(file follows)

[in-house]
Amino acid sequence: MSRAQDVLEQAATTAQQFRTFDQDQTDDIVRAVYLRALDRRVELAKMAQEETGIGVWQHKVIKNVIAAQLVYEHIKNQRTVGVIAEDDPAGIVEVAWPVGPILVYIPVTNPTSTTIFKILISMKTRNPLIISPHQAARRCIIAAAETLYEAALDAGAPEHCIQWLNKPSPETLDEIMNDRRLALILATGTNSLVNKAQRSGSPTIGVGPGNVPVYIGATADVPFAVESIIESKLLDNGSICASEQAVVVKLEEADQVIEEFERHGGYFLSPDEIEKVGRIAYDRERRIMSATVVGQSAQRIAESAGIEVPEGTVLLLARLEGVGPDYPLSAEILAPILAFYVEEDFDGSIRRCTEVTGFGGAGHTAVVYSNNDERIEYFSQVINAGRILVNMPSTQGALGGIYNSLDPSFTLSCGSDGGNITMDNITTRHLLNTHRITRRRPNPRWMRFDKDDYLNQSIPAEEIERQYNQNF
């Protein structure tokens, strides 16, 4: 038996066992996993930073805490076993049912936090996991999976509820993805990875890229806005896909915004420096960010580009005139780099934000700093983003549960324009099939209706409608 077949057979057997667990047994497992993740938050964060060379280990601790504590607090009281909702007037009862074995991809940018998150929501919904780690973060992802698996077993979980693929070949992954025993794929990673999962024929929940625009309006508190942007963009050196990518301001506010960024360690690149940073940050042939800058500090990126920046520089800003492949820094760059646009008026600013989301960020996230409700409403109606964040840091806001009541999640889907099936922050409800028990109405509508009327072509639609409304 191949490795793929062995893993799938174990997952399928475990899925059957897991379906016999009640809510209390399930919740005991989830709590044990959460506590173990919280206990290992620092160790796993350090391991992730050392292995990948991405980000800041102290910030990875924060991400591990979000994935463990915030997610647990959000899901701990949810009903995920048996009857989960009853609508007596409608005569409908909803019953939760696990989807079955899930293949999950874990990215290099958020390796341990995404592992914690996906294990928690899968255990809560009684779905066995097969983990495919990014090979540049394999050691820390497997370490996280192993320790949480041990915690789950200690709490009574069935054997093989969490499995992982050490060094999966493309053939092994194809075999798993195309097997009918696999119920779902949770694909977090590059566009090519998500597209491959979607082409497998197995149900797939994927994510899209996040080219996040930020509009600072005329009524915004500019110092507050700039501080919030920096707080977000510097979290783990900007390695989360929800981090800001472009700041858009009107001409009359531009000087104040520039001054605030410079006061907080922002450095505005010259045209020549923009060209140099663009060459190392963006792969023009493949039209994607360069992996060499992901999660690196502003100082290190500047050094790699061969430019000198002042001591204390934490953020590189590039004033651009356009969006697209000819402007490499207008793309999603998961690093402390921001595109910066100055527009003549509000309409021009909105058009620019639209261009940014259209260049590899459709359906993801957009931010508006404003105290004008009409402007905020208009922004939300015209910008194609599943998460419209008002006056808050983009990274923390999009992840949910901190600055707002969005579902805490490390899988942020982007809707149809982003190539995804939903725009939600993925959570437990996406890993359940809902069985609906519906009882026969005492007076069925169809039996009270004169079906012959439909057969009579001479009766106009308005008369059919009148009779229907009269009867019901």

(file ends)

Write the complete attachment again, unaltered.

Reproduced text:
[in-house]
Amino acid sequence: MSRAQDVLEQAATTAQQFRTFDQDQTDDIVRAVYLRALDRRVELAKMAQEETGIGVWQHKVIKNVIAAQLVYEHIKNQRTVGVIAEDDPAGIVEVAWPVGPILVYIPVTNPTSTTIFKILISMKTRNPLIISPHQAARRCIIAAAETLYEAALDAGAPEHCIQWLNKPSPETLDEIMNDRRLALILATGTNSLVNKAQRSGSPTIGVGPGNVPVYIGATADVPFAVESIIESKLLDNGSICASEQAVVVKLEEADQVIEEFERHGGYFLSPDEIEKVGRIAYDRERRIMSATVVGQSAQRIAESAGIEVPEGTVLLLARLEGVGPDYPLSAEILAPILAFYVEEDFDGSIRRCTEVTGFGGAGHTAVVYSNNDERIEYFSQVINAGRILVNMPSTQGALGGIYNSLDPSFTLSCGSDGGNITMDNITTRHLLNTHRITRRRPNPRWMRFDKDDYLNQSIPAEEIERQYNQNF
């Protein structure tokens, strides 16, 4: 038996066992996993930073805490076993049912936090996991999976509820993805990875890229806005896909915004420096960010580009005139780099934000700093983003549960324009099939209706409608 077949057979057997667990047994497992993740938050964060060379280990601790504590607090009281909702007037009862074995991809940018998150929501919904780690973060992802698996077993979980693929070949992954025993794929990673999962024929929940625009309006508190942007963009050196990518301001506010960024360690690149940073940050042939800058500090990126920046520089800003492949820094760059646009008026600013989301960020996230409700409403109606964040840091806001009541999640889907099936922050409800028990109405509508009327072509639609409304 191949490795793929062995893993799938174990997952399928475990899925059957897991379906016999009640809510209390399930919740005991989830709590044990959460506590173990919280206990290992620092160790796993350090391991992730050392292995990948991405980000800041102290910030990875924060991400591990979000994935463990915030997610647990959000899901701990949810009903995920048996009857989960009853609508007596409608005569409908909803019953939760696990989807079955899930293949999950874990990215290099958020390796341990995404592992914690996906294990928690899968255990809560009684779905066995097969983990495919990014090979540049394999050691820390497997370490996280192993320790949480041990915690789950200690709490009574069935054997093989969490499995992982050490060094999966493309053939092994194809075999798993195309097997009918696999119920779902949770694909977090590059566009090519998500597209491959979607082409497998197995149900797939994927994510899209996040080219996040930020509009600072005329009524915004500019110092507050700039501080919030920096707080977000510097979290783990900007390695989360929800981090800001472009700041858009009107001409009359531009000087104040520039001054605030410079006061907080922002450095505005010259045209020549923009060209140099663009060459190392963006792969023009493949039209994607360069992996060499992901999660690196502003100082290190500047050094790699061969430019000198002042001591204390934490953020590189590039004033651009356009969006697209000819402007490499207008793309999603998961690093402390921001595109910066100055527009003549509000309409021009909105058009620019639209261009940014259209260049590899459709359906993801957009931010508006404003105290004008009409402007905020208009922004939300015209910008194609599943998460419209008002006056808050983009990274923390999009992840949910901190600055707002969005579902805490490390899988942020982007809707149809982003190539995804939903725009939600993925959570437990996406890993359940809902069985609906519906009882026969005492007076069925169809039996009270004169079906012959439909057969009579001479009766106009308005008369059919009148009779229907009269009867019901």